Everson artist hopes to present Pope Emeritus Benedict with portrait

| Saturday, March 30, 2013, 12:37 a.m.

This winter, divine inspiration led a local artist to begin to research Pope Benedict XVI for a portrait. Now with the portrait complete he hopes to raise enough money and make the right connections to make his dream of presenting the portrait in person, to the now pope emeritus, come true.

“I was actually working on another series of paintings when I became inspired to begin researching Pope Benedict. The day he said he was retiring I knew that it was time to paint his portrait. I finished it in only a week and a half, which was pretty unusual,” said artist James Robert Kessler of Everson.

The painting shows the Roman Catholic pope emeritus wearing a white cap and red robes in front of a stained-glass image by a German artist of Jesus holding a lamb.

“I chose that image of the stained-glass window to tie him back to his German roots and because he was part of that good shepherd image. He had a lot of responsibility watching over all of the Catholics in the world,” Kessler said.

The image of the pope emeritus in the painting shows a gentler image of Benedict.

“When you think of Pope Benedict, you often think of his hard edge, and I see the humanity in him. When you look up his history, you see he has been a good and faithful servant of the church for a very long time,” Kessler said. “Can you imagine having that kind of power in the church and being able to step down from that? It really takes a lot of humility.”

This is not Kessler's first papal portrait. In 1998, the artist was moved to create a painting of Pope John Paul II titled “Be Not Afraid.” He sent the then-pope two 8- by 10-inch photographs of the painting and was surprised to receive a letter from the Vatican saying how much John Paul II loved the artwork.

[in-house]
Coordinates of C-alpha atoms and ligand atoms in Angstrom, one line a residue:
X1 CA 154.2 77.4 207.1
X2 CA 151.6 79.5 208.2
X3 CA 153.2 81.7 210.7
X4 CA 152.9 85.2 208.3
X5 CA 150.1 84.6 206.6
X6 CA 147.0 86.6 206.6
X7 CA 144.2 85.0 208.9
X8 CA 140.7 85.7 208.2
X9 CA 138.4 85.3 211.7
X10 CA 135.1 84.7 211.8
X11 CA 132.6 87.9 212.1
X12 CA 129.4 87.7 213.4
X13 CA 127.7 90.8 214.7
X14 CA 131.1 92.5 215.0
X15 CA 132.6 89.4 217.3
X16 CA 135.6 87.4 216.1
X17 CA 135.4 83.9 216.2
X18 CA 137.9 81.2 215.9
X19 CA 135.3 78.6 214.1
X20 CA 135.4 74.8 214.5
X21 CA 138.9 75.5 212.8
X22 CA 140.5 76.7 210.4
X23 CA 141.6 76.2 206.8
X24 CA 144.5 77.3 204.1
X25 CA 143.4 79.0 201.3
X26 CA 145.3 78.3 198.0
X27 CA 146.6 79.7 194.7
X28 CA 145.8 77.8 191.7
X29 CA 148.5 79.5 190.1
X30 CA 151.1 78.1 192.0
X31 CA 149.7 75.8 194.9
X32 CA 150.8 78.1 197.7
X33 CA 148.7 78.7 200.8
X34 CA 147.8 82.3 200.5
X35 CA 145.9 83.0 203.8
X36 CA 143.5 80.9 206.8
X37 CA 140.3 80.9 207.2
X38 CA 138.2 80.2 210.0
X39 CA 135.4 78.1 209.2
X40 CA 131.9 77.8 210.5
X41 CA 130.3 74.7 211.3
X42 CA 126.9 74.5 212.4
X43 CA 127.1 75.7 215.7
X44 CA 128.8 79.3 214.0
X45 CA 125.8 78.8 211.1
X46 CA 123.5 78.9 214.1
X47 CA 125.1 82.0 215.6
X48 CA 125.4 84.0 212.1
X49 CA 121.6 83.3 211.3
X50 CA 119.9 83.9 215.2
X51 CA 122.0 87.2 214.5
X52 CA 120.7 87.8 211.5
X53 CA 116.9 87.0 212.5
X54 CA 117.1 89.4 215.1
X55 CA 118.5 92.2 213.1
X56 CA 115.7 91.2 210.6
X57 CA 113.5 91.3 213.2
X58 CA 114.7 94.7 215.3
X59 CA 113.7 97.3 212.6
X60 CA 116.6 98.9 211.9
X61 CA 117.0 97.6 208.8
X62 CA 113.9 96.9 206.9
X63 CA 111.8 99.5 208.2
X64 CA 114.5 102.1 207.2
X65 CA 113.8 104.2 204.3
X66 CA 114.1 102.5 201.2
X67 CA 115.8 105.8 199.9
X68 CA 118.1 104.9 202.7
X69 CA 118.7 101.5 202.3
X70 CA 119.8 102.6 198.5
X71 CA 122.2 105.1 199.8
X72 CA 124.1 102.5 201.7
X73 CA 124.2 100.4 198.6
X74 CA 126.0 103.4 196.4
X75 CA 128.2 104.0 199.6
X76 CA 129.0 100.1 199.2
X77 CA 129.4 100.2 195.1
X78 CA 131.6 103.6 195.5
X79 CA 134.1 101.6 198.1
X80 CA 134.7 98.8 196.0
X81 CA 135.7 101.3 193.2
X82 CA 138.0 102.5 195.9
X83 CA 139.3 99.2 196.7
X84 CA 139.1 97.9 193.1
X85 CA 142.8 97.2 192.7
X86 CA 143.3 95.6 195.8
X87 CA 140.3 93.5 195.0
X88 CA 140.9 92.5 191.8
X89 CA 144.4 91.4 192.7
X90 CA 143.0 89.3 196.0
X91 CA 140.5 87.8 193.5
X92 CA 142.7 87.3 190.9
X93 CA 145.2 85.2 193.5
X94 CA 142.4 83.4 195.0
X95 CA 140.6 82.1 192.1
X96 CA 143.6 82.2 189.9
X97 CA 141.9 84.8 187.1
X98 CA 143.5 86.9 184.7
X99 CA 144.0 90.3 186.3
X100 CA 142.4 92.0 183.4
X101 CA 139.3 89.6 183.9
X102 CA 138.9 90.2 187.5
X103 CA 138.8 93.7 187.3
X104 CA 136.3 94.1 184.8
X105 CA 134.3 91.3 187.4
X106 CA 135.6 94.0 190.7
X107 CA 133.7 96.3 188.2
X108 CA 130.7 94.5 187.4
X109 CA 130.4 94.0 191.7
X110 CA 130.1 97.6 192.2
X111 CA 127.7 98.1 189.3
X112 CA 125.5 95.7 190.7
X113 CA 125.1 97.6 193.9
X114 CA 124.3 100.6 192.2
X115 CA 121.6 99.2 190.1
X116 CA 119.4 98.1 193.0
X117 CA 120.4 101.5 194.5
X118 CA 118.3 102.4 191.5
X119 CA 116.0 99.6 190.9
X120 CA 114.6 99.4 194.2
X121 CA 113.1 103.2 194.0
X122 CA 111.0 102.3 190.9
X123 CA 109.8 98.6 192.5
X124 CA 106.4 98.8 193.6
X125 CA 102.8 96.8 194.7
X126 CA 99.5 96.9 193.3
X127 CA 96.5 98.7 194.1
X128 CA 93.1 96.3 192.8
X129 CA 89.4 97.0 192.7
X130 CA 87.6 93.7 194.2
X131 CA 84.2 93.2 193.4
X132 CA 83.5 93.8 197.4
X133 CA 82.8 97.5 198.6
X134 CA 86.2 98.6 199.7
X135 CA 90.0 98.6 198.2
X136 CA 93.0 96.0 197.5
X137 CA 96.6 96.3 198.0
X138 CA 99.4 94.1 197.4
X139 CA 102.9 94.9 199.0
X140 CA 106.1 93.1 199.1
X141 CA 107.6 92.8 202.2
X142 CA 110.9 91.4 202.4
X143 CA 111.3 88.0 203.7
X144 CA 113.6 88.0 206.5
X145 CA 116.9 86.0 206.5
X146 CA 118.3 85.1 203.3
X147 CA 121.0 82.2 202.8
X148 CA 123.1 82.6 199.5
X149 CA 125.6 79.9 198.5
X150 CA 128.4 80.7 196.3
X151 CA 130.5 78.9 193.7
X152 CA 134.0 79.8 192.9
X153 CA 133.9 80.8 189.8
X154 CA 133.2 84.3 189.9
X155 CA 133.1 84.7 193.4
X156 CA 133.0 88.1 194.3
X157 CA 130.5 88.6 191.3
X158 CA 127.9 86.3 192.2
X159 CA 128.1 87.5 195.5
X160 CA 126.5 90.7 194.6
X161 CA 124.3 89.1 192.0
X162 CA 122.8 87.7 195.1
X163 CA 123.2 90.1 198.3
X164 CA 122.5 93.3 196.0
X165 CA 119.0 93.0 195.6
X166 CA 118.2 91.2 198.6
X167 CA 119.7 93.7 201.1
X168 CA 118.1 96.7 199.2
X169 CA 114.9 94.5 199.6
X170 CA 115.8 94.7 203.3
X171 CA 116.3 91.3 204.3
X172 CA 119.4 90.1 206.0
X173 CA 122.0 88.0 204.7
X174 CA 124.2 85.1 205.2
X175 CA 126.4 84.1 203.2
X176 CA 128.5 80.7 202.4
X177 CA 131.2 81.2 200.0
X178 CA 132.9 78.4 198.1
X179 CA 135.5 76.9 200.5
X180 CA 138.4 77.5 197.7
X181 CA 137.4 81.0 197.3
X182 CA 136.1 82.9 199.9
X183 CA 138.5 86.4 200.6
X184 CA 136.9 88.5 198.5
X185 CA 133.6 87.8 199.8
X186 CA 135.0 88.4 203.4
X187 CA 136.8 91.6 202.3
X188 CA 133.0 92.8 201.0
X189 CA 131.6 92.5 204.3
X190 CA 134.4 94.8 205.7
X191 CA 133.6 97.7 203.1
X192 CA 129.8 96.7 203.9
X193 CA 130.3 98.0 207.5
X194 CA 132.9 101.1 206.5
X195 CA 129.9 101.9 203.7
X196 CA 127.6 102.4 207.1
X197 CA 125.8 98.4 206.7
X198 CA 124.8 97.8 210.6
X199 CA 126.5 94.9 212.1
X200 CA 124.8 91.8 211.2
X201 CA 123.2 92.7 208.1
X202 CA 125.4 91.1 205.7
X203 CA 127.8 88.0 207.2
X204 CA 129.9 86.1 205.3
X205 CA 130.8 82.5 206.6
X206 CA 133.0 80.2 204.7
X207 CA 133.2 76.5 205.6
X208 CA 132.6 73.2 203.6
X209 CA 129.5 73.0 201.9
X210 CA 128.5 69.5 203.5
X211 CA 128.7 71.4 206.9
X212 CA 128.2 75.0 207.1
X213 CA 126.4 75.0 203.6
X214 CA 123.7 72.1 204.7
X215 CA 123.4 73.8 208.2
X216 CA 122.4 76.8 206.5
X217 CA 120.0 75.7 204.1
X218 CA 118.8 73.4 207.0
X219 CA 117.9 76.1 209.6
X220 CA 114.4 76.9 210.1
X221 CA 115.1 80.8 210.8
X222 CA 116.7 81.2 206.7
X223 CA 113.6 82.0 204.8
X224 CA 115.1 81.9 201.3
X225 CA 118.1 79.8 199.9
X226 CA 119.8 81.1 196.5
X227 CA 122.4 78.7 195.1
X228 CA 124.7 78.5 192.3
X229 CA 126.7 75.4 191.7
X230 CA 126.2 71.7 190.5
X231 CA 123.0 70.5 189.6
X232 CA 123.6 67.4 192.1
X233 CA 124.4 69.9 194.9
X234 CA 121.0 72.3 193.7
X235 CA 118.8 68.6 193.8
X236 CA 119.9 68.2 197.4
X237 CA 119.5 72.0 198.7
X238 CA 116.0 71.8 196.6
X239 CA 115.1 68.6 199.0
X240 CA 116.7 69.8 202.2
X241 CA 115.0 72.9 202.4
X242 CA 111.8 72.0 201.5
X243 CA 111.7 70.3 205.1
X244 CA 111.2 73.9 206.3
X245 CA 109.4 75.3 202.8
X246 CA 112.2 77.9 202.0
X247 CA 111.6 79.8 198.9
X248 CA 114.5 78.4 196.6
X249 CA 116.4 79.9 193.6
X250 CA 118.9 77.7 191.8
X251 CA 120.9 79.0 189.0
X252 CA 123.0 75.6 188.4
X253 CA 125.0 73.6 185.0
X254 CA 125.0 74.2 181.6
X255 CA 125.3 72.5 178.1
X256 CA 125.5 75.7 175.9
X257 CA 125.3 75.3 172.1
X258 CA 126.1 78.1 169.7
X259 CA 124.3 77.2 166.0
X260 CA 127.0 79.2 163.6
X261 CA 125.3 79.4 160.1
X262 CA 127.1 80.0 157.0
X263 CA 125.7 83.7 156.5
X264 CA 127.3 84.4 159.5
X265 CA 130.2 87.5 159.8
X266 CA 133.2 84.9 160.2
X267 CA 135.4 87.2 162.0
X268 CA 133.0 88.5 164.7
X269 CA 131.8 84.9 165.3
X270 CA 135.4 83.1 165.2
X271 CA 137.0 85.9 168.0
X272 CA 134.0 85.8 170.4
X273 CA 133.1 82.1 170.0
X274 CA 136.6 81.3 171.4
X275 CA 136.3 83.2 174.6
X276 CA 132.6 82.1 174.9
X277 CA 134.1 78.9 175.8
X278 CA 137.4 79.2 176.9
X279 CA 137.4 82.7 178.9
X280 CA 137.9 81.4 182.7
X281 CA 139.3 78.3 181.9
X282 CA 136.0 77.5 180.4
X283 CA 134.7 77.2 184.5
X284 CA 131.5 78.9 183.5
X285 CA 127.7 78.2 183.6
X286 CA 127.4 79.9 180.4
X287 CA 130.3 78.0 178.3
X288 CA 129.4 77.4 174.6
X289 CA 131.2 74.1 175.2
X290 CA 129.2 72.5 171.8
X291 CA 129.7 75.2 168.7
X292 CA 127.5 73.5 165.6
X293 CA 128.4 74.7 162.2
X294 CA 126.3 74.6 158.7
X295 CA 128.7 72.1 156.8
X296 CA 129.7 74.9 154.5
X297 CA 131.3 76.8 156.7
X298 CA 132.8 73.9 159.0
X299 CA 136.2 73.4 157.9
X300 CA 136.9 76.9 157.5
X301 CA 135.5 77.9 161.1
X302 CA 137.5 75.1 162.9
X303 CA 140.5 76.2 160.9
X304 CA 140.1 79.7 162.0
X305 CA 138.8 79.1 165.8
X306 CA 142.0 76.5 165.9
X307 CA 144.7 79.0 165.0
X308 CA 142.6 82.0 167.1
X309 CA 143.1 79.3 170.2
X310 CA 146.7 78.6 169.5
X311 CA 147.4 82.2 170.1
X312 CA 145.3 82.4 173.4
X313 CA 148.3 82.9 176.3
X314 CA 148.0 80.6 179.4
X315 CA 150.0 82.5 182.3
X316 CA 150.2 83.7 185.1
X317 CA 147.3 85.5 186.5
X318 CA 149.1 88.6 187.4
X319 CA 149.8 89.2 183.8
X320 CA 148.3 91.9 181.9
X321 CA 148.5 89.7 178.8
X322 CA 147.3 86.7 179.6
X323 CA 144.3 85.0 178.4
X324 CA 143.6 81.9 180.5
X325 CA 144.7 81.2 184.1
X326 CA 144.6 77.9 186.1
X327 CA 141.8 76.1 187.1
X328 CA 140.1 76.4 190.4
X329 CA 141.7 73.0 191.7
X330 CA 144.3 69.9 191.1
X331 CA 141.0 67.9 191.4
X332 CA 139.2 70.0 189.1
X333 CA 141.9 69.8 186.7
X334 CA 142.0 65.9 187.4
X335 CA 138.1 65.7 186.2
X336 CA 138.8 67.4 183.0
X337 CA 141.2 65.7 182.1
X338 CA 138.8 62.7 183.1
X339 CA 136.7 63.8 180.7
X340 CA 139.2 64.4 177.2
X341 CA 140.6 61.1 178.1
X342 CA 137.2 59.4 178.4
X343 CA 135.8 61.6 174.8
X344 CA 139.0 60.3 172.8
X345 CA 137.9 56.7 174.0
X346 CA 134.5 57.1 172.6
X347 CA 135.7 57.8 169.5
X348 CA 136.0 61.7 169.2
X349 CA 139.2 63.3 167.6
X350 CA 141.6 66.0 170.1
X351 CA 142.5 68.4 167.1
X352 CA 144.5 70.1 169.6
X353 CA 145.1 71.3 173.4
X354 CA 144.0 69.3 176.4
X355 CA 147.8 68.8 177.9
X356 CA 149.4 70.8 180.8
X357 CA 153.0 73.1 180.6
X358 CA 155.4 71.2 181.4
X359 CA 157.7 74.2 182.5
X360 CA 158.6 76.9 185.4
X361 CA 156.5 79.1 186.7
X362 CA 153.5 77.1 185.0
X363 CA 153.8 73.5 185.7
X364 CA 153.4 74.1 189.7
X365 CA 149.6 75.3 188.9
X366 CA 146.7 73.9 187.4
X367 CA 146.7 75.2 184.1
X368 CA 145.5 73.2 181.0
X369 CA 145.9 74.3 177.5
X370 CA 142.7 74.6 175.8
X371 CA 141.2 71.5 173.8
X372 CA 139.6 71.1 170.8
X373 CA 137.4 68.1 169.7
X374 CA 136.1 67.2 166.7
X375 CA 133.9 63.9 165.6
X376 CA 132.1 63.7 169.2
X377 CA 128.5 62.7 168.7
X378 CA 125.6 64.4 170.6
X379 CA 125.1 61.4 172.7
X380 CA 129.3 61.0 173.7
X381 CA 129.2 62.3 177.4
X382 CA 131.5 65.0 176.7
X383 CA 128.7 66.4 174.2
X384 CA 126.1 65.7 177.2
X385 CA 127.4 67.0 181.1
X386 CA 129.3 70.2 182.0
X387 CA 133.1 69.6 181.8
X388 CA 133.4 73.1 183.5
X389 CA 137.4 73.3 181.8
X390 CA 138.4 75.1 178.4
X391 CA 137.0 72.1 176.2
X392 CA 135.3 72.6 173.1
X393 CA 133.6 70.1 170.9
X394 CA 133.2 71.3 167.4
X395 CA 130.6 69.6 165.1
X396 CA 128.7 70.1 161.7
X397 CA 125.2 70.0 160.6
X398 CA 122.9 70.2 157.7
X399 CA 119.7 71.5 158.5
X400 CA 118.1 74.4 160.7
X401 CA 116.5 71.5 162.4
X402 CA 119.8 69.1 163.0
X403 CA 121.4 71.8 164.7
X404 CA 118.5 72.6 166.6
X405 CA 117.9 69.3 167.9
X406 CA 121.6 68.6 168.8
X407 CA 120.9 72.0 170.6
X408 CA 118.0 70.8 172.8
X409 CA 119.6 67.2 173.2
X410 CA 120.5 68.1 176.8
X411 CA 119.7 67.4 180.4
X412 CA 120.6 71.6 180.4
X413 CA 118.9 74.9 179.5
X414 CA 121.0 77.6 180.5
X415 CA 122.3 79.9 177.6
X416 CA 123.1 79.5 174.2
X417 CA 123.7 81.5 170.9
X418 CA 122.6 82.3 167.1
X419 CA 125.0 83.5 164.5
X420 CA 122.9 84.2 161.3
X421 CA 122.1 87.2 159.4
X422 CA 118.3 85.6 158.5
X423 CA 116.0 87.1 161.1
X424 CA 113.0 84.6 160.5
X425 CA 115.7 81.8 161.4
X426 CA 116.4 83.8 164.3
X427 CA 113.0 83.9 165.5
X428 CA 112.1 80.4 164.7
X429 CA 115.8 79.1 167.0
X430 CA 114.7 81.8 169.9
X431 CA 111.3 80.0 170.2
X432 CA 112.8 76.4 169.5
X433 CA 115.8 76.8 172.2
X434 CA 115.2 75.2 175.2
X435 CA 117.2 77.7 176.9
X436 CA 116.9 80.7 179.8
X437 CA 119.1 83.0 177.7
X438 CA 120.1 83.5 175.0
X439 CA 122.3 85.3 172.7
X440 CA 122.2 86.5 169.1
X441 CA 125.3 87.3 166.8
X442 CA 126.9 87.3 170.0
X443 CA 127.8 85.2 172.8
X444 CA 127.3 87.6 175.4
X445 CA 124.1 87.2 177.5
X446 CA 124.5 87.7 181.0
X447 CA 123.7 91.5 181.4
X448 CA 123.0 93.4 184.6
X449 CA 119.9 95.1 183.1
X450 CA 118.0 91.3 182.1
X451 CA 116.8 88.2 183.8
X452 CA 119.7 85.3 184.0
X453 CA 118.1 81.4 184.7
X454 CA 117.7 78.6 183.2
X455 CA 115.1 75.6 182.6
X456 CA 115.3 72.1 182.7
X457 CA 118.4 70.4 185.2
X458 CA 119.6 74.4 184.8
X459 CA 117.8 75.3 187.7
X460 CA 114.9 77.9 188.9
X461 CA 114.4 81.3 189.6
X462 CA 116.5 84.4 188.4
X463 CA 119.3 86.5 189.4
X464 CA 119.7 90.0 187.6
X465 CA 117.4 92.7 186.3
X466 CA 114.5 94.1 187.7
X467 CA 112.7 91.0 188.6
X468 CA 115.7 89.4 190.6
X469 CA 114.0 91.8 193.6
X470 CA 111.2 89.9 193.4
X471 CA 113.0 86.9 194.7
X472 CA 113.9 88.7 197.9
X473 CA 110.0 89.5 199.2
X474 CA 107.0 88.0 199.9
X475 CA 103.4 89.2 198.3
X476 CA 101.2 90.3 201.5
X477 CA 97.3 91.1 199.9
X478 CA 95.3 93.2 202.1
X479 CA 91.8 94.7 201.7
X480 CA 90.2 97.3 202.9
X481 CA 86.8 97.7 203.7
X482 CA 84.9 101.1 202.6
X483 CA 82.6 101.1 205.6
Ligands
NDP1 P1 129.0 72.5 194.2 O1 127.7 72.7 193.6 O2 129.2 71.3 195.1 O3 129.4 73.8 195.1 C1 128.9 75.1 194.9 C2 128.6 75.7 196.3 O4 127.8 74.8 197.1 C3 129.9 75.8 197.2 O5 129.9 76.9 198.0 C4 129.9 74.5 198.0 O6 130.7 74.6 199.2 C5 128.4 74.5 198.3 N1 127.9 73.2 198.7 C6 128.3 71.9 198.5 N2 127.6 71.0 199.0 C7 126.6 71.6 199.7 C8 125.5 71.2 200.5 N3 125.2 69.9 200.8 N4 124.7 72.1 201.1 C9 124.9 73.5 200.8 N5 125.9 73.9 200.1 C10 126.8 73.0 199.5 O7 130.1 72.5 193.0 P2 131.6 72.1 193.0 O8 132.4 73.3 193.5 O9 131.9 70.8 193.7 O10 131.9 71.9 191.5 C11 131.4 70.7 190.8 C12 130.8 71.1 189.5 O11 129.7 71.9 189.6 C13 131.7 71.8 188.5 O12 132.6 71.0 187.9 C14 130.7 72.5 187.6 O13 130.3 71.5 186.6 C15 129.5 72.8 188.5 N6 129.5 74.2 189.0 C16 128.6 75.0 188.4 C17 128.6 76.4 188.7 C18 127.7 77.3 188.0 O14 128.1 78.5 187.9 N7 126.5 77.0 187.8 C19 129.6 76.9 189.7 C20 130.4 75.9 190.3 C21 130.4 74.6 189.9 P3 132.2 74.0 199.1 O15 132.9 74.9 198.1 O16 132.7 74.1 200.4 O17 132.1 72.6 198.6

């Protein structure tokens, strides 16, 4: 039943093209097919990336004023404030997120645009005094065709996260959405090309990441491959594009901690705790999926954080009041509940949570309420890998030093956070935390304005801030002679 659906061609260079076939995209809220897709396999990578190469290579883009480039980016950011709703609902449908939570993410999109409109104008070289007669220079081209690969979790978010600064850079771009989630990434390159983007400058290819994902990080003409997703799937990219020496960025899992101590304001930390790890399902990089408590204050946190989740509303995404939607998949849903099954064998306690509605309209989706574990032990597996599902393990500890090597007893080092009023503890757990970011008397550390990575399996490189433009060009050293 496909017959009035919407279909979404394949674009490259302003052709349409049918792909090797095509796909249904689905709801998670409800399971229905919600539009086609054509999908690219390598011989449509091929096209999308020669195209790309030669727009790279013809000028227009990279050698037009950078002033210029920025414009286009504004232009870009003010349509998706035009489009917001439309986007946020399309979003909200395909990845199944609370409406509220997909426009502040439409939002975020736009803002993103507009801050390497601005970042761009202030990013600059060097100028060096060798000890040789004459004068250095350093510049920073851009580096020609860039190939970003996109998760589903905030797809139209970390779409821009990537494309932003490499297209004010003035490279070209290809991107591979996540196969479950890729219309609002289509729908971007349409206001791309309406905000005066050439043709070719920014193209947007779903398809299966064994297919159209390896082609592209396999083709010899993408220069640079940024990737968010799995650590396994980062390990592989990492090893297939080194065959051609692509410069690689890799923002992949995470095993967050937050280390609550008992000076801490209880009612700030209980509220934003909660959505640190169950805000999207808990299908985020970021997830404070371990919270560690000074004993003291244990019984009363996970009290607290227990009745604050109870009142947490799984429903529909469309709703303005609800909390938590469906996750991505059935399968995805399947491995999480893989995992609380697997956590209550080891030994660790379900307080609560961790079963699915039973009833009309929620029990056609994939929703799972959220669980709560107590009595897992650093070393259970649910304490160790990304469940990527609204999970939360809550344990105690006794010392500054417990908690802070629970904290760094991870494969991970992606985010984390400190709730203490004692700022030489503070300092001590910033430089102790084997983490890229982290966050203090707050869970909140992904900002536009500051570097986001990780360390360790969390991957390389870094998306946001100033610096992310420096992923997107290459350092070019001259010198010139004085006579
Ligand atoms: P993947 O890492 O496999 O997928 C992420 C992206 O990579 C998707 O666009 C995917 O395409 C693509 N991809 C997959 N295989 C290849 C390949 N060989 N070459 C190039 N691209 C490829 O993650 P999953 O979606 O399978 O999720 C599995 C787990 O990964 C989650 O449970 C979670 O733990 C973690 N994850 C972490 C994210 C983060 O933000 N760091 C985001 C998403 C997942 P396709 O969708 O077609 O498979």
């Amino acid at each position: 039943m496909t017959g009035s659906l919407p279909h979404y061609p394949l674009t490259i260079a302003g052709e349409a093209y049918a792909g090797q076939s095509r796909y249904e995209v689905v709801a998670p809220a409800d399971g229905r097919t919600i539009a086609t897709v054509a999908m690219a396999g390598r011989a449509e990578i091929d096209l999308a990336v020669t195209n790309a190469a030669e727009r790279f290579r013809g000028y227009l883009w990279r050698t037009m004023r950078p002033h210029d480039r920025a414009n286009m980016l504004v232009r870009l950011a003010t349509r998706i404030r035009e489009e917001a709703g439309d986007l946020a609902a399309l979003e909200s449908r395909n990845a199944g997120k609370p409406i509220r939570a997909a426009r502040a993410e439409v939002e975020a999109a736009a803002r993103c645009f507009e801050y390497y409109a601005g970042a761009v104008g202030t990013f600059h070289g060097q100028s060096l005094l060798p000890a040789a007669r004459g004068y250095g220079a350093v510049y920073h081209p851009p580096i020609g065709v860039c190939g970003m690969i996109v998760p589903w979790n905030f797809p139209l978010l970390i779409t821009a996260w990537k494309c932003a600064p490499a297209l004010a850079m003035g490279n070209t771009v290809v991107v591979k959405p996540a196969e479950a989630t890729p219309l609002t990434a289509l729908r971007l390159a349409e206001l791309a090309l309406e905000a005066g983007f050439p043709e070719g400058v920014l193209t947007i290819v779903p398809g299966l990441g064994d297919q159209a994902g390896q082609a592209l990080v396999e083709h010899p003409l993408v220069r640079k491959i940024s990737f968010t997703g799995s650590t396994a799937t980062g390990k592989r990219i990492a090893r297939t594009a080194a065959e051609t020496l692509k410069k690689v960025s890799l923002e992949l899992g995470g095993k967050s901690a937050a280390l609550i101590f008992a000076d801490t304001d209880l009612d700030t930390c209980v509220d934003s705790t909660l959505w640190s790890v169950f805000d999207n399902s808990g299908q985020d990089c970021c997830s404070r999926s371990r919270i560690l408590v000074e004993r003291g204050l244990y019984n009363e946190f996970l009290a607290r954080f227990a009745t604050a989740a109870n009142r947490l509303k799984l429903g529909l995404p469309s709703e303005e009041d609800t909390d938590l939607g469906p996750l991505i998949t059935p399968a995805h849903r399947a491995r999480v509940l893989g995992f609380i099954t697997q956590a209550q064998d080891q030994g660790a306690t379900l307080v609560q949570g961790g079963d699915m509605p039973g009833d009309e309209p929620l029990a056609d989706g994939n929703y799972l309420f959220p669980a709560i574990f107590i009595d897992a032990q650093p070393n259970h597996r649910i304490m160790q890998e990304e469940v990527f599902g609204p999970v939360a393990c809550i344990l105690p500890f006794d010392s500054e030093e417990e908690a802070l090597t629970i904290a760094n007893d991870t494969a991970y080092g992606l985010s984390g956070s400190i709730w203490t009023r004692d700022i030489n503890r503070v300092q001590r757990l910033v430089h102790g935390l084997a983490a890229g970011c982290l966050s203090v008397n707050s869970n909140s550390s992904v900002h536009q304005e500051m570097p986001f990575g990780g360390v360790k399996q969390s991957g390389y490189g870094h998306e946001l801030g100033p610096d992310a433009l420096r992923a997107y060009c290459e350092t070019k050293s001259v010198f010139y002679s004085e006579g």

The next year, Kessler sent John Paul another letter reminding him about the painting. He received another letter from the Vatican, this time inviting him to present the painting to the pope in person when he visited St. Louis that year.

Unfortunately Kessler was unable to make the trip to meet the pope, and he sent a letter informing the Vatican. He received a letter in response that included an autographed photo of John Paul holding a staff with a cross on it just like the one in the portrait he had created.

Kessler said he regrets having to miss his opportunity to present the portrait to John Paul, and he hopes he will be able to present Benedict with the portrait he has painted for him as well as the portrait of John Paul.

“I really believe this is our opportunity now because he is still with us. I want to present his closest friend the original painting of John Paul and then honor him with his own portrait. It will be a full-circle moment that will make that story complete,” Kessler said.

He said he would be very honored to have his work at the Vatican.

“I grew up in Connellsville, and it would be great if an artist who grew up in Connellsville would have a piece of art hanging in the Vatican alongside artists such as Michelangelo,” he said.

Kessler, who operates Because of Him Art Ministry, paints many secular and nonsecular subjects. He is not Catholic by faith.

“I don't see walls with the different religions,” he said.

Kessler and his wife, Wanda, are selling prints of the Benedict painting in hopes of raising enough money for the trip. There are 4- by 6-inch devotional cards for $5, and Kessler said they are in the process of getting 16- by 20-inch prints.

“We have someone who has already ordered several for Easter gifts,” said Wanda Kessler.

The couple also has about 500 of the 16- by 20-inch prints of John Paul as well. That print is available for $25.

Raising the money is only half the battle. The Kesslers said they are searching for someone to help arrange the presentation.

“We are hoping someone will hear our story who has connections to help us to get the opportunity to present the painting in person,” Wanda Kessler said.

Her husband said he was pleased with the recent appointment of Pope Francis.

“From the moment I saw him, I knew they made the right choice. There are no coincidences. Pope Francis is the change needed, and only a humble and contrite spirit that Benedict XVI displayed would have realized it,” he said. “When we go to Rome, I'll have something ready for Pope Francis as well.”

To order prints of either of the papal paintings, call 724-880-0782. For more information or to view Kessler's other works, visit www.inchristvictorious.com.

Linda Harkcom is a freelance writer.

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